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Earlier this year, Cara Blouin bemoaned what she considered a lack of political “dialogue” in theater.

Out of this frustration came the Republican Theater Festival.

Blouin, a liberal, created the festival in Philadelphia to give way to right-wing voices in a traditionally liberal medium.

“In theater, we pride ourselves on pushing boundaries,” Blouin said. “But I think that’s become more talk than action.”

The festival, which opened Monday night and will end this evening, presents 10 short plays addressing pointedly conservative perspectives and is put on by mostly liberal actors and directors.

While the festival has already earned her some notoriety in theater circles, Blouin wishes that “the liberals in the audience will take the night to reevaluate some of their prejudices” against conservative politics, and that conservatives will “break down some of the stereotypes they hold against theater people.”

She added, “It’s a conversation between the writers and their material, and after that, between the actors and the material.”

In July, Blouin and her theater company Forearmed Productions called on local playwrights to submit conservative-leaning pieces for the festival, and the word soon spread to national playwriting organizations.

While she didn’t at first expect enough submissions to fill her program, she ended up receiving more than 100 plays from authors hailing from as far as Austin, Texas.

After the submission deadline, she brought the plays to a “bipartisan selection committee,” which selected the final 10 plays for the festival.

“Our goal was to pick the most compelling and interesting stories,” Blouin said, adding that the committee also looked for an appropriate balance of subject matter.

David Marcus — an actor and playwright from New York whose play, “501©,” lampooned not-for-profit theater productions — said, when news of the festival came to New York, “all the downtown theater cats knew I was a Republican, so they sent me the information [to submit].”

Marcus agreed with Blouin’s opinions on the state of modern political theater.

For a long time, he said, the theater community “was working in an echo-chamber of conformity,” and some producers, authors and actors thought that everyone was “singing the same song from the left.”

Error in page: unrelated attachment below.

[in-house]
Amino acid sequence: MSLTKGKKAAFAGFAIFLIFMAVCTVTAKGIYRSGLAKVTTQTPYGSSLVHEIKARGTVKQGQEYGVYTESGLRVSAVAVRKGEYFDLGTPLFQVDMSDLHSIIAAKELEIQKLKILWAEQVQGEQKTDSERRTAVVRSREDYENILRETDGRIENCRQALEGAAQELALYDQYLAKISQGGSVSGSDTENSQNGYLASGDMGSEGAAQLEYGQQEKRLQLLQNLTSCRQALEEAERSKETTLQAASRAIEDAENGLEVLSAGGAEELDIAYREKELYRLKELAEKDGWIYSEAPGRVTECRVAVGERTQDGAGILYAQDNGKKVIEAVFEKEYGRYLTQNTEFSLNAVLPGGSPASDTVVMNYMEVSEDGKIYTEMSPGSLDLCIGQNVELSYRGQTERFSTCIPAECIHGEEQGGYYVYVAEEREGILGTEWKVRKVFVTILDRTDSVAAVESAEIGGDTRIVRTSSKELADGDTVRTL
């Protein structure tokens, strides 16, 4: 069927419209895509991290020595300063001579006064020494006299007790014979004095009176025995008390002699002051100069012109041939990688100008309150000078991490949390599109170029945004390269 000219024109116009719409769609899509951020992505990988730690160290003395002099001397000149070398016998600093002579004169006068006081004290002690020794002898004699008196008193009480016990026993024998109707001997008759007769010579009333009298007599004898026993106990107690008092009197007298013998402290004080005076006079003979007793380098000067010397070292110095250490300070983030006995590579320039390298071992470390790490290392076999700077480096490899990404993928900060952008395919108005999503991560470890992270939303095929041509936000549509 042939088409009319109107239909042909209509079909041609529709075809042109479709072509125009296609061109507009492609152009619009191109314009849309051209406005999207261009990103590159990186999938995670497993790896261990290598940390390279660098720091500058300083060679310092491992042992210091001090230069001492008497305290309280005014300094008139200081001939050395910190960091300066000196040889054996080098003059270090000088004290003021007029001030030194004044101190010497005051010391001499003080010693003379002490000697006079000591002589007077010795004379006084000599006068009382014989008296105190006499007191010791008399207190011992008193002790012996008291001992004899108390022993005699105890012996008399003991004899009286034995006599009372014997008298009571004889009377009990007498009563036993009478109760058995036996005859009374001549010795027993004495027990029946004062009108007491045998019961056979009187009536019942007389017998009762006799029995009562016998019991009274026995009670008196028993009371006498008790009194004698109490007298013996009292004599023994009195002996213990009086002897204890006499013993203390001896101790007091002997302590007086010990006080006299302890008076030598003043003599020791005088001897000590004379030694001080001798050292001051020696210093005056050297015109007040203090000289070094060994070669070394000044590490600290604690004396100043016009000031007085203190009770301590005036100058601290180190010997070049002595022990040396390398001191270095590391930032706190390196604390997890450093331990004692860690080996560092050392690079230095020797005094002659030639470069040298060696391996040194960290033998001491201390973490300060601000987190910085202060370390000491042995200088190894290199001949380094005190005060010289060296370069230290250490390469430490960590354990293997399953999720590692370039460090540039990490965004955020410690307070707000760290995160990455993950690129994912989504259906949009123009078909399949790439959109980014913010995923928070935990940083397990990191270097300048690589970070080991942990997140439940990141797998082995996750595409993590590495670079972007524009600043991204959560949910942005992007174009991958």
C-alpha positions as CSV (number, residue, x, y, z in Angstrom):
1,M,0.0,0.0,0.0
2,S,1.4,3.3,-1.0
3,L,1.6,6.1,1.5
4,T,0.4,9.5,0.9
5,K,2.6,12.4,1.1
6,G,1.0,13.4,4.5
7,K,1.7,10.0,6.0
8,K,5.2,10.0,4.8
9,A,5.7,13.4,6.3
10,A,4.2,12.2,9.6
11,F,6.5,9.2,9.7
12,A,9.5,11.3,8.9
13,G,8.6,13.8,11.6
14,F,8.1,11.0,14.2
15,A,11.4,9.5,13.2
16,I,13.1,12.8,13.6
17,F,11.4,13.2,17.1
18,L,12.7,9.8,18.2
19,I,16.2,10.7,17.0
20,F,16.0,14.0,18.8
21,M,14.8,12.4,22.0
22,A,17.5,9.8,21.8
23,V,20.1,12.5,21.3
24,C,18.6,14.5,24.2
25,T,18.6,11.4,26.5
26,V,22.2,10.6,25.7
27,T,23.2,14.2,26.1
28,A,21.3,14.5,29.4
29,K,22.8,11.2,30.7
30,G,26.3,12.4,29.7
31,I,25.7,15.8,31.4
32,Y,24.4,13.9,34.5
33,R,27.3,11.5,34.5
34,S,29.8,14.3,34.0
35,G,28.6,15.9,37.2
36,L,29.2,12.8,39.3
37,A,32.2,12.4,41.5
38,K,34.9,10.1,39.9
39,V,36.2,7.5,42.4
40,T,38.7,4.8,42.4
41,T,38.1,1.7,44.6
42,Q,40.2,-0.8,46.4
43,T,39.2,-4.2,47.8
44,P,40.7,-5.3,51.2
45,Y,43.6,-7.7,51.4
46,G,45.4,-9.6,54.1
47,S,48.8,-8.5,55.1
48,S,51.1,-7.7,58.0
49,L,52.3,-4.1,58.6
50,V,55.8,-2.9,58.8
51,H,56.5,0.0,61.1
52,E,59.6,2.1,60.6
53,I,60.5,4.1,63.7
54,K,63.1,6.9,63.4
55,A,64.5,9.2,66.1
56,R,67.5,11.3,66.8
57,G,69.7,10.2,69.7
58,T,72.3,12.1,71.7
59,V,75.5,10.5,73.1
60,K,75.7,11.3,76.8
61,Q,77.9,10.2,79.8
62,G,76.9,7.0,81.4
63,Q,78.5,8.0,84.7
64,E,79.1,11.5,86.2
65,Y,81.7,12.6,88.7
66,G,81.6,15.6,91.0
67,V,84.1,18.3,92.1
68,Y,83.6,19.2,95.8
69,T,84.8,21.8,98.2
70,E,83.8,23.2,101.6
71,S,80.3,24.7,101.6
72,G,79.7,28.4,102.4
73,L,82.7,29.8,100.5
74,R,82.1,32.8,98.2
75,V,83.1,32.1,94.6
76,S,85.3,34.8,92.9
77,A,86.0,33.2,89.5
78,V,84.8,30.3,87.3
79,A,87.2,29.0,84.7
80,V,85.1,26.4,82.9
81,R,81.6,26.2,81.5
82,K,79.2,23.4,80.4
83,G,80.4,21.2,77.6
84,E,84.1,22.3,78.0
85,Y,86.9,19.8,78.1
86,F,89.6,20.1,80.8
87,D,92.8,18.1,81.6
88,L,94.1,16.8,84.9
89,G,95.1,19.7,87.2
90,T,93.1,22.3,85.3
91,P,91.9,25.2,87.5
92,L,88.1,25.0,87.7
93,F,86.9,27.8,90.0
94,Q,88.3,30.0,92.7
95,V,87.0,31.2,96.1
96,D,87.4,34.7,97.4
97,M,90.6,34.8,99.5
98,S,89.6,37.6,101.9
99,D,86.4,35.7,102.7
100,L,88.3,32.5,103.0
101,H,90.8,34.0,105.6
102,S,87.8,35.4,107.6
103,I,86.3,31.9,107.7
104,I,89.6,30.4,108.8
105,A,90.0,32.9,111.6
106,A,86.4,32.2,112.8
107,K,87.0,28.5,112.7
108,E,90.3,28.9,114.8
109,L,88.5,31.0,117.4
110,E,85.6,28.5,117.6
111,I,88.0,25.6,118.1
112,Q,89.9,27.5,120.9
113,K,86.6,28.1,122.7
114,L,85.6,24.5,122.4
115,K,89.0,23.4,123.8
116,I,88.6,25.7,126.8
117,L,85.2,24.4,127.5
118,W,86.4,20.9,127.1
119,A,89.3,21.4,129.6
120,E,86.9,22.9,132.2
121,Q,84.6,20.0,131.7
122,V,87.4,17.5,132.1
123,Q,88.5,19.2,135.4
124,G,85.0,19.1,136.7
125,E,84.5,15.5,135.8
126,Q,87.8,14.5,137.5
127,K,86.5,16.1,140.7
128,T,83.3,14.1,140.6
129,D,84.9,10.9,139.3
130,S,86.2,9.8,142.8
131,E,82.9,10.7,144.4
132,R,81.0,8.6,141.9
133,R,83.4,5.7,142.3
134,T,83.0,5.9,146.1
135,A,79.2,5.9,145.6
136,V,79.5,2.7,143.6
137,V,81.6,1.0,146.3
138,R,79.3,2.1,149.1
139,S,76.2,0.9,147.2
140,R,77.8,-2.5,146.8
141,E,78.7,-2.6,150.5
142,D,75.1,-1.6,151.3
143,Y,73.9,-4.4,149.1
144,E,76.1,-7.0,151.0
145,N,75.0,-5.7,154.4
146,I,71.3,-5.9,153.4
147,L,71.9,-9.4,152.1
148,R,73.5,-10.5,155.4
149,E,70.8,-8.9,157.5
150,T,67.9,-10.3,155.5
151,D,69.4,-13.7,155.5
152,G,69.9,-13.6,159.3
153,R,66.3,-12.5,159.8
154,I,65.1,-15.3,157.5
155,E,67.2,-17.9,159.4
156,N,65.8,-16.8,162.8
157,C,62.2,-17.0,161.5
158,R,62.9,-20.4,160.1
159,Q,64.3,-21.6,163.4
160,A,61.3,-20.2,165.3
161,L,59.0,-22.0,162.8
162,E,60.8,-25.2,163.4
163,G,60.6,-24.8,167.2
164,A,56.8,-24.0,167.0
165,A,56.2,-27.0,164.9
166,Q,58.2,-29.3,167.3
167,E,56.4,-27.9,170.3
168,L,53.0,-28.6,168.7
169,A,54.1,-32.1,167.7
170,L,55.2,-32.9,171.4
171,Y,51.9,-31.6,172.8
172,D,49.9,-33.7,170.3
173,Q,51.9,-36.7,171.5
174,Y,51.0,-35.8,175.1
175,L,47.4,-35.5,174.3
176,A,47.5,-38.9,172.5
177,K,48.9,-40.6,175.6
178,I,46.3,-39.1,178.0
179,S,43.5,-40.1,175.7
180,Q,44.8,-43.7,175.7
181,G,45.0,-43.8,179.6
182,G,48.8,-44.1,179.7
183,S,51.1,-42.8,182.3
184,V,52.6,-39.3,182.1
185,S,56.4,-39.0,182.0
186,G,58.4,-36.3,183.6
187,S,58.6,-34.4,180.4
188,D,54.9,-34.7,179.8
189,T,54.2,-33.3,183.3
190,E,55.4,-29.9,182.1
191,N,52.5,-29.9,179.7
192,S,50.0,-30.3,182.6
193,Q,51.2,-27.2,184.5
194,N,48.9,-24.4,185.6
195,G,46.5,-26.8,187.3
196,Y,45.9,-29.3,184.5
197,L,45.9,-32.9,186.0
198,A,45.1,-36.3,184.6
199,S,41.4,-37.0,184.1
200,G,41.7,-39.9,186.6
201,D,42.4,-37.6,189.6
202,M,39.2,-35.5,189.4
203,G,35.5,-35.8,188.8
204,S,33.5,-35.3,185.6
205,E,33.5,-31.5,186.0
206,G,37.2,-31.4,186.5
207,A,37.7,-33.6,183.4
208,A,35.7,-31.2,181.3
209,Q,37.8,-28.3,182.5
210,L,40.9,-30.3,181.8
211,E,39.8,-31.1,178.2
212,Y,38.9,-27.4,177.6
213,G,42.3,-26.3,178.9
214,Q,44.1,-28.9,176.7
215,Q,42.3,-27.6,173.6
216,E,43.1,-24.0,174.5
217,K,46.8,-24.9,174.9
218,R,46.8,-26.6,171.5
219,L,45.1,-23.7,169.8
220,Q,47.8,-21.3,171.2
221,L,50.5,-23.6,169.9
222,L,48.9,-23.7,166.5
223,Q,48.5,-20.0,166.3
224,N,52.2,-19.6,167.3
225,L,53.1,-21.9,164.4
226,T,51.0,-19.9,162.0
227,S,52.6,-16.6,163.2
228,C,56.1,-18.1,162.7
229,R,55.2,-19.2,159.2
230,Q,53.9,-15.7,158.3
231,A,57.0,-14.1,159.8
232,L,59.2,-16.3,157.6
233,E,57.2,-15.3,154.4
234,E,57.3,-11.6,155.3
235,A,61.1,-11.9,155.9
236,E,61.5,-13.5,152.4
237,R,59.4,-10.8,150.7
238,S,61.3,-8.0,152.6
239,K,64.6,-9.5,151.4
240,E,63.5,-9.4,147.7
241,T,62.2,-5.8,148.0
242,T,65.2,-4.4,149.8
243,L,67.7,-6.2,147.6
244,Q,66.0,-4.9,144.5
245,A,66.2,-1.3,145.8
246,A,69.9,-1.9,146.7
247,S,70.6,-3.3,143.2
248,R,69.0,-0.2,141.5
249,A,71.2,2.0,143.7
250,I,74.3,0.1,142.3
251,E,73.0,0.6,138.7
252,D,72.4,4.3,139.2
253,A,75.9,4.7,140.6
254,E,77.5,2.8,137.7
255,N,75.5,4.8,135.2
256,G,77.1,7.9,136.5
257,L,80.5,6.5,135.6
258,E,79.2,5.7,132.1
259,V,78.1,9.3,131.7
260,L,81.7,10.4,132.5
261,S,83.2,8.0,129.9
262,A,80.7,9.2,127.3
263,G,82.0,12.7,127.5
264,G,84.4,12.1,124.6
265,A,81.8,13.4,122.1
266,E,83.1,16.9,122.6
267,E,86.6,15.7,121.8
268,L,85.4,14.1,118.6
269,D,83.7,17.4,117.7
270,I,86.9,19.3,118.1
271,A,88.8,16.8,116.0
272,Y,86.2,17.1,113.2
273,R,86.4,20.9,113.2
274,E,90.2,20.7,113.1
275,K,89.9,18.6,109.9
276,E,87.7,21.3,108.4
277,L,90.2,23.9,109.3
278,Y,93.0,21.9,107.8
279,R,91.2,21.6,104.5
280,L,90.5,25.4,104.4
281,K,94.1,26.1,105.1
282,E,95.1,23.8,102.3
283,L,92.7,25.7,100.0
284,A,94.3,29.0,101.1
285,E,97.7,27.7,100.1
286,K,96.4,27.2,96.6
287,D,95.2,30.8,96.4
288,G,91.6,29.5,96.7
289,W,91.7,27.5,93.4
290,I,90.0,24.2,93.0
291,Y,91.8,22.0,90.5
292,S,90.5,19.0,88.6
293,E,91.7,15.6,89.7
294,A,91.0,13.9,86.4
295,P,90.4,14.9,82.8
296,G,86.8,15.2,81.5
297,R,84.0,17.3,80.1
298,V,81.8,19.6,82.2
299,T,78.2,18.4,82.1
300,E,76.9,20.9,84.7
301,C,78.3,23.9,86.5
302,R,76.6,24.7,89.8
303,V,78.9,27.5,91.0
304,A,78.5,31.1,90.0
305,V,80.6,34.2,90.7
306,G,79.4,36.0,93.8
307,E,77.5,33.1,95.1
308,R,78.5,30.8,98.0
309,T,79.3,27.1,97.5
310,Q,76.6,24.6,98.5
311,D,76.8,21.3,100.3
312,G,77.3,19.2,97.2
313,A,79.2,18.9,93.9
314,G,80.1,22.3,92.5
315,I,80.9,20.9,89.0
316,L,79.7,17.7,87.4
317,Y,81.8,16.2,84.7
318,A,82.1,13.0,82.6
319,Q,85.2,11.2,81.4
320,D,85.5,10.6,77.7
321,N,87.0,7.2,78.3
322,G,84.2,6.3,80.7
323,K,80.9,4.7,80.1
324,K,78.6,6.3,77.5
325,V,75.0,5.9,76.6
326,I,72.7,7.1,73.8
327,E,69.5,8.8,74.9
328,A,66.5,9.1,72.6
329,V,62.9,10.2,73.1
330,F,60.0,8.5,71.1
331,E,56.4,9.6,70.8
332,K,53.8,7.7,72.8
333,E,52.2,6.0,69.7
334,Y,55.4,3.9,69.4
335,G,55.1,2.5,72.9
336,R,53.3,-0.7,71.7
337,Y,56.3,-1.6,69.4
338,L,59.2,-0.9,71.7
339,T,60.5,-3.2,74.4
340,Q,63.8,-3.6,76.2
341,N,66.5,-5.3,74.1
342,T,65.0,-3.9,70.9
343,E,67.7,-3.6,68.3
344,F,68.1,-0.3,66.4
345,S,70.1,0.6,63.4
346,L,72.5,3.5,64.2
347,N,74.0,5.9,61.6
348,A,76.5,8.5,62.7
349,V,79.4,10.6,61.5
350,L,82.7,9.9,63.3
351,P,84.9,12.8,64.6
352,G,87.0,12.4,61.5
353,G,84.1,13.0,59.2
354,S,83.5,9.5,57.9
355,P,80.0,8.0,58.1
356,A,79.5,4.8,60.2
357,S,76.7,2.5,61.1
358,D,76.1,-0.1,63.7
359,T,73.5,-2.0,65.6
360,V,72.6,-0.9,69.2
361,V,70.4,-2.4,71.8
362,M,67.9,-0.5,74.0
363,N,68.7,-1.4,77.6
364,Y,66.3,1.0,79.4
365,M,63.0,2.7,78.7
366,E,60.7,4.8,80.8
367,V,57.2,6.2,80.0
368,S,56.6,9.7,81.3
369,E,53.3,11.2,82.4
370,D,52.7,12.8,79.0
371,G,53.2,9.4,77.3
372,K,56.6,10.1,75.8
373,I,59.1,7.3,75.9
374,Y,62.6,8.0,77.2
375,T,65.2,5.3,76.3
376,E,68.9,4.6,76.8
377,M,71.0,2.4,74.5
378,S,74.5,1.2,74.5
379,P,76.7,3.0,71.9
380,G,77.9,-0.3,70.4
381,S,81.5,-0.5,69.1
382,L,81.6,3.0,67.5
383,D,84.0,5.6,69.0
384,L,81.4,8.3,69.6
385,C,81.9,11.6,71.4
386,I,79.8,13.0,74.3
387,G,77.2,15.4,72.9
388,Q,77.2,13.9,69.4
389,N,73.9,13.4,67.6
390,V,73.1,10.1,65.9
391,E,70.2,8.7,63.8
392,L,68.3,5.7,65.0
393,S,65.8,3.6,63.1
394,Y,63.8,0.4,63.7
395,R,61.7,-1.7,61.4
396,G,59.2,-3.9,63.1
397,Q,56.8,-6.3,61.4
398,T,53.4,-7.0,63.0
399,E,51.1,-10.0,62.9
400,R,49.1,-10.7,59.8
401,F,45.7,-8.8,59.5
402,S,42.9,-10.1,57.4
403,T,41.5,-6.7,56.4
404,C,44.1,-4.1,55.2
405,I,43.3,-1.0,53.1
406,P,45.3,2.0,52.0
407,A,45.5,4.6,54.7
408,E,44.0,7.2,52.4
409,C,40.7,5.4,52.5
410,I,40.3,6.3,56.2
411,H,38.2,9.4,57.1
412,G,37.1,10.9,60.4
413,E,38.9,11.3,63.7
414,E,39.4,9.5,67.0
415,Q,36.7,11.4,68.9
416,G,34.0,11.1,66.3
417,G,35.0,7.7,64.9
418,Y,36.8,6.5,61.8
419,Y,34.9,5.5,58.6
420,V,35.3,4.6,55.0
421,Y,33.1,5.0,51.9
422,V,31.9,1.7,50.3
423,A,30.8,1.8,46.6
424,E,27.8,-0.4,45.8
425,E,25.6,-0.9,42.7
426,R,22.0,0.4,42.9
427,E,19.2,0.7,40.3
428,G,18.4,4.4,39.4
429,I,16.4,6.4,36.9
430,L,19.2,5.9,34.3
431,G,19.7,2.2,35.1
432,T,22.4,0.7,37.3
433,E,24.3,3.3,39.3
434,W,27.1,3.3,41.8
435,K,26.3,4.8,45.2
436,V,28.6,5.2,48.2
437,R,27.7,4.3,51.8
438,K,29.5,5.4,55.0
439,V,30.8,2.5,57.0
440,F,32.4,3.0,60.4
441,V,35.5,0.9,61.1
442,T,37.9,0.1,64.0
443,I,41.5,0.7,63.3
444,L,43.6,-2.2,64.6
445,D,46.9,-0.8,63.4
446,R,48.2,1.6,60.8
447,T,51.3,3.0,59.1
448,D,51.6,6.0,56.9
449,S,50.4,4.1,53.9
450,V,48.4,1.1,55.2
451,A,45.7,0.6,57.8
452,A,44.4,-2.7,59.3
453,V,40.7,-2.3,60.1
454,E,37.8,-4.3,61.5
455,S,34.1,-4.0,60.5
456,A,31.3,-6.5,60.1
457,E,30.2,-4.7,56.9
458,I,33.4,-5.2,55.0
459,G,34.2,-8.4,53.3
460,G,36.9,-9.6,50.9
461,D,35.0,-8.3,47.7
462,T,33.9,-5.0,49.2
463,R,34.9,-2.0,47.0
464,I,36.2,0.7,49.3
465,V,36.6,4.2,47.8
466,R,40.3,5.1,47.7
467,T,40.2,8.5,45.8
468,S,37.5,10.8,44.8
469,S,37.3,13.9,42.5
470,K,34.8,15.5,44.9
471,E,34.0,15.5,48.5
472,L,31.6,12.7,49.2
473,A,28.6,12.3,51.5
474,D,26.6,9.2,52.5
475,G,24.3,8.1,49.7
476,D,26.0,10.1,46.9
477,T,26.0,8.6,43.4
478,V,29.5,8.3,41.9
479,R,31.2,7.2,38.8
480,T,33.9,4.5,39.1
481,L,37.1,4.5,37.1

Blouin herself directs two plays in the festival — “Battle Hymn” and “Volley” — which deal, respectively, with a Christian couple who attempts to save a Jesus statue from demolition and the rhetoric of political debates.

Philadelphia-based actor David Morse performs the male lead role in “Battle Hymn,” a character whose beliefs differ immensely from his own, the actor said. “When I first read the script, it was a little — jarring.”

He added, laughing, “But I finally came to the conclusion that I could play him in the same way — and not to compare them — that I can play a murderer. I don’t have to agree with the character in order to play him.”

Many of the plays make commentary on issues such as abortion, fiscal responsibility and religion. Some also criticize Obama-era liberalism.

In “Occupy This,” a television news reporter interviews a group of Occupy protesters about their motivations.

One protester makes a plea for universal health care, social freedoms and three square meals for every citizen, to which another corrects him, “No, we’re against meals — they’re a conservative conspiracy!”

According to audience member John Zak, the plays were not offensive, despite their critical points.

“Some of the attitudes of the characters were typical, but done in such a way that really was quite entertaining,” he said.

The festival was part of “The American Presidency: A Theatrical Response,” a series of plays and discussions held at Plays and Players Theatre in Center City through Nov. 18.

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